Rise and co­ex­ist

In­dia seeks China’s friend­ship with cau­tion as ter­ror­ism, pro­tec­tion­ism cast shadow

Global Times - - Front Page - By Li Qian

In­di­ans feel strongly about China’s stance on Ma­sood Azhar

In­dian schol­ars are in­ter­ested in how or­di­nary Chi­nese peo­ple think about In­dia

The fact that Chi­nese over­seas projects typ­i­cally send work­ers to ac­com­pany in­vest­ment has met with pro­tec­tion­ist con­cerns in In­dia

More than 20 world lead­ers are set to con­gre­gate in Bei­jing in May for the first One Belt and One Road sum­mit, though one of China’s most im­por­tant neigh­bors will likely be con­spic­u­ous in its ab­sence – In­dia.

In fact, of­fi­cials and ex­perts in both coun­tries doubt that In­dia will be of­fi­cially in­volved in the One Belt and One Road ini­tia­tive in any way. One ma­jor prob­lem, In­dian ex­ter­nal af­fairs of­fi­cials say, is that the ini­tia­tive in­cludes the China- Pak­istan Eco­nomic Cor­ri­dor, a key co­op­er­a­tion pro­ject be­tween China and Pak­istan which passes through Kash­mir, a re­gion claimed by both Is­lam­abad and New Delhi.

“For us, there are ques­tions of sovereignty which need to be ad­dressed first,” said In­dian For­eign Sec­re­tary Subrah­manyam Jais­hankar dur­ing the Global Times’ visit in In­dia in mid- Fe­bru­ary.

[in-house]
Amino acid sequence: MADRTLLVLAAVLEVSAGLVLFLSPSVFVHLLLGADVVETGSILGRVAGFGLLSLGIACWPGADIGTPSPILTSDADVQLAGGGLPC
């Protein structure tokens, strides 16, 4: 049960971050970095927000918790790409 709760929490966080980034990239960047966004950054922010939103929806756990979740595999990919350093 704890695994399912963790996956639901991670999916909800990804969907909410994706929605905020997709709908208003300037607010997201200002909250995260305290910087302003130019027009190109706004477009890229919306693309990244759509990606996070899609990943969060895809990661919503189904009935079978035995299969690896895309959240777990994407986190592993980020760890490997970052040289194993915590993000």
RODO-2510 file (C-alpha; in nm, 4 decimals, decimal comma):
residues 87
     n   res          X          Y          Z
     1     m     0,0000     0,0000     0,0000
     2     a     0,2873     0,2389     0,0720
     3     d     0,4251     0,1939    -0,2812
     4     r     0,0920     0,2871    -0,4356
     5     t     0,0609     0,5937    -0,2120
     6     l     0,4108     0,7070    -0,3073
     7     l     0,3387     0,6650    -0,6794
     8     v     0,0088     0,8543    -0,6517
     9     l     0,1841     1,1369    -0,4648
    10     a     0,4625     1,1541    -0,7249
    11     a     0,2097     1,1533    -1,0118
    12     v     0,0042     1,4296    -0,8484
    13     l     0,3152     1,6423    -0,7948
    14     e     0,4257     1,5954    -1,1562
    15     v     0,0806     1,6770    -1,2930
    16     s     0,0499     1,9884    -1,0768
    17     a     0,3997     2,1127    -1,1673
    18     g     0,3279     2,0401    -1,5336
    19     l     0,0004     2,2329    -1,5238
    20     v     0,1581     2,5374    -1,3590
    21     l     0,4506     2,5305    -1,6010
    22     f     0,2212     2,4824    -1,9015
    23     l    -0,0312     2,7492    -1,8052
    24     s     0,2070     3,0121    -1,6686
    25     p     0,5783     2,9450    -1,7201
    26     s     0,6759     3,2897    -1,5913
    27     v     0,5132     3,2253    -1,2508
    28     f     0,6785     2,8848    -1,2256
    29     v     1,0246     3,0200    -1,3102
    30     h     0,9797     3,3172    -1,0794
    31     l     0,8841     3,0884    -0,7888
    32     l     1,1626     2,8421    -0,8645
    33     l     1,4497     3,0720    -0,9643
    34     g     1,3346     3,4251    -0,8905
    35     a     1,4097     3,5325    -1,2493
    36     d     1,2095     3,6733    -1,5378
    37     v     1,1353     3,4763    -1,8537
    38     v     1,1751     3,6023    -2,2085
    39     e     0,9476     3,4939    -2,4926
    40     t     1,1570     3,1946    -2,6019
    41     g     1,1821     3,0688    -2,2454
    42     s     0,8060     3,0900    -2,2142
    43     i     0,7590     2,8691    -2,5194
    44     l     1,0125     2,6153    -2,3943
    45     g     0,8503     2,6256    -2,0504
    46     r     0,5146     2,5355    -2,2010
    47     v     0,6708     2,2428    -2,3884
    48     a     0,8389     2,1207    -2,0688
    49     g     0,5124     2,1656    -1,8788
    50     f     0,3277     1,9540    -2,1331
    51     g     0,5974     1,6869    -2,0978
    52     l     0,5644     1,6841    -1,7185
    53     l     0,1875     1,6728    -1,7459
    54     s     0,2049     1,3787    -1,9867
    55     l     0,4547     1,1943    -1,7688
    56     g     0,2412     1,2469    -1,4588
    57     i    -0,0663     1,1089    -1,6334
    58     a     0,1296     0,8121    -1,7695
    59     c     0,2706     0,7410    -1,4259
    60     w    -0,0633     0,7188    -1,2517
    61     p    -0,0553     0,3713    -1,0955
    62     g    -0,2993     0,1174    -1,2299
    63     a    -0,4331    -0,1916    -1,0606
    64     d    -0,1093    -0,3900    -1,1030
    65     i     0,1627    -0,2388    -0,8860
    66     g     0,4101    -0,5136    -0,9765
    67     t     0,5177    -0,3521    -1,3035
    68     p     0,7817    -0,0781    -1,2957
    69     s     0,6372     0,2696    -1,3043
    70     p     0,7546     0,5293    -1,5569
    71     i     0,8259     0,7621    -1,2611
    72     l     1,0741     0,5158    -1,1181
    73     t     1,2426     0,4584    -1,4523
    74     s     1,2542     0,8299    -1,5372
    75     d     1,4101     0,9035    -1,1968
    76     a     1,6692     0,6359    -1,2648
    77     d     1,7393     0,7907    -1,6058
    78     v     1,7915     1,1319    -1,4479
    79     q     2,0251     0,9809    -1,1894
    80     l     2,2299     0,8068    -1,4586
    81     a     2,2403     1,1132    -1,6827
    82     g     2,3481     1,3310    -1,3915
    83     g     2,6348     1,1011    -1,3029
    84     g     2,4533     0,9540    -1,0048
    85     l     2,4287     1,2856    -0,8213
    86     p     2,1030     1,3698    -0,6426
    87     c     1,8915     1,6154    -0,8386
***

How­ever, In­dia has been en­thu­si­as­ti­cally push­ing for greater trade with China and at­tract­ing huge vol­umes of Chi­nese in­vest­ment, push­ing eco­nomic co­op­er­a­tion be­tween the two coun­tries to un­prece­dented lev­els.

Many In­dian ex­perts agree that bi­lat­eral re­la­tions with China, in both geopo­lit­i­cal and eco­nomic terms, are more im­por­tant than ever be­fore at a time of un­prece­dented eco­nomic chal­lenges and un­cer­tain­ties brought about by the pro­tec­tion­ist- lean­ing new US pres­i­dent.

But how to ef­fi­ciently work to­gether for mu­tual ben­e­fits and how to man­age dis­putes be­tween the world’s two largest de­vel­op­ing coun­tries re­quires wis­dom and pa­tience.

Mu­tual mis­trust

Step­ping out of New Delhi’s Indira Gandhi In­ter­na­tional Air­port, one can­not miss the gi­ant posters advertising Chi­nese elec­tron­ics firms Oppo and Gionee, which are clear in­di­ca­tors of a strong Chi­nese pres­ence in the eco­nomic life of the South Asian na­tion; the down­town Chi­nese em­bassy, which lo­cal In­dian of­fi­cials claim is the big­gest em­bassy com­pound in the world, is proof of the diplo­matic im­por­tance Bei­jing has placed on New Delhi.

In­dian of­fi­cials from the Min­istry of Ex­ter­nal Af­fairs and the Min­istry of Fi­nance that met with the Global Times unan­i­mously stressed the im­por­tance of bi­lat­eral re­la­tions and ex­pressed their will­ing­ness to boost ties. Re­la­tions be­tween China and In­dia have been mov­ing in a friend­lier di­rec­tion in the past two to three decades, though ob­sta­cles have come up from time to time.